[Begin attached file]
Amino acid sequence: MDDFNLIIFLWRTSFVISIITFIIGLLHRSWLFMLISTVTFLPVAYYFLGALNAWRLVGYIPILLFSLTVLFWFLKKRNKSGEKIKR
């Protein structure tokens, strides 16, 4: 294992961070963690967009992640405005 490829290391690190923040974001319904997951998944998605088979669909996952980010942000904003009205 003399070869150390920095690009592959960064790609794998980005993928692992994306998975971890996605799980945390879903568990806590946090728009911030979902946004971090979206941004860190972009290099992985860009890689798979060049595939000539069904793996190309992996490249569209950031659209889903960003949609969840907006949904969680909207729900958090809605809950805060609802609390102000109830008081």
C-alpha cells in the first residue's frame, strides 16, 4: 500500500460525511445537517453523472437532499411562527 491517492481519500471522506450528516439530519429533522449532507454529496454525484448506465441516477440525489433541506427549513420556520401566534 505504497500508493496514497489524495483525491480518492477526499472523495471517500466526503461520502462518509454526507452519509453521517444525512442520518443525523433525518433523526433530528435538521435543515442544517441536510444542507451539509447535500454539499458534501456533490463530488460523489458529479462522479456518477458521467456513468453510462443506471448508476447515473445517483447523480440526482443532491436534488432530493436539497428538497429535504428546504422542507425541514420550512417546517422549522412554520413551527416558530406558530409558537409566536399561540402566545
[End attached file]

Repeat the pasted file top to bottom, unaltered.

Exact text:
Amino acid sequence: MDDFNLIIFLWRTSFVISIITFIIGLLHRSWLFMLISTVTFLPVAYYFLGALNAWRLVGYIPILLFSLTVLFWFLKKRNKSGEKIKR
């Protein structure tokens, strides 16, 4: 294992961070963690967009992640405005 490829290391690190923040974001319904997951998944998605088979669909996952980010942000904003009205 003399070869150390920095690009592959960064790609794998980005993928692992994306998975971890996605799980945390879903568990806590946090728009911030979902946004971090979206941004860190972009290099992985860009890689798979060049595939000539069904793996190309992996490249569209950031659209889903960003949609969840907006949904969680909207729900958090809605809950805060609802609390102000109830008081």
C-alpha cells in the first residue's frame, strides 16, 4: 500500500460525511445537517453523472437532499411562527 491517492481519500471522506450528516439530519429533522449532507454529496454525484448506465441516477440525489433541506427549513420556520401566534 505504497500508493496514497489524495483525491480518492477526499472523495471517500466526503461520502462518509454526507452519509453521517444525512442520518443525523433525518433523526433530528435538521435543515442544517441536510444542507451539509447535500454539499458534501456533490463530488460523489458529479462522479456518477458521467456513468453510462443506471448508476447515473445517483447523480440526482443532491436534488432530493436539497428538497429535504428546504422542507425541514420550512417546517422549522412554520413551527416558530406558530409558537409566536399561540402566545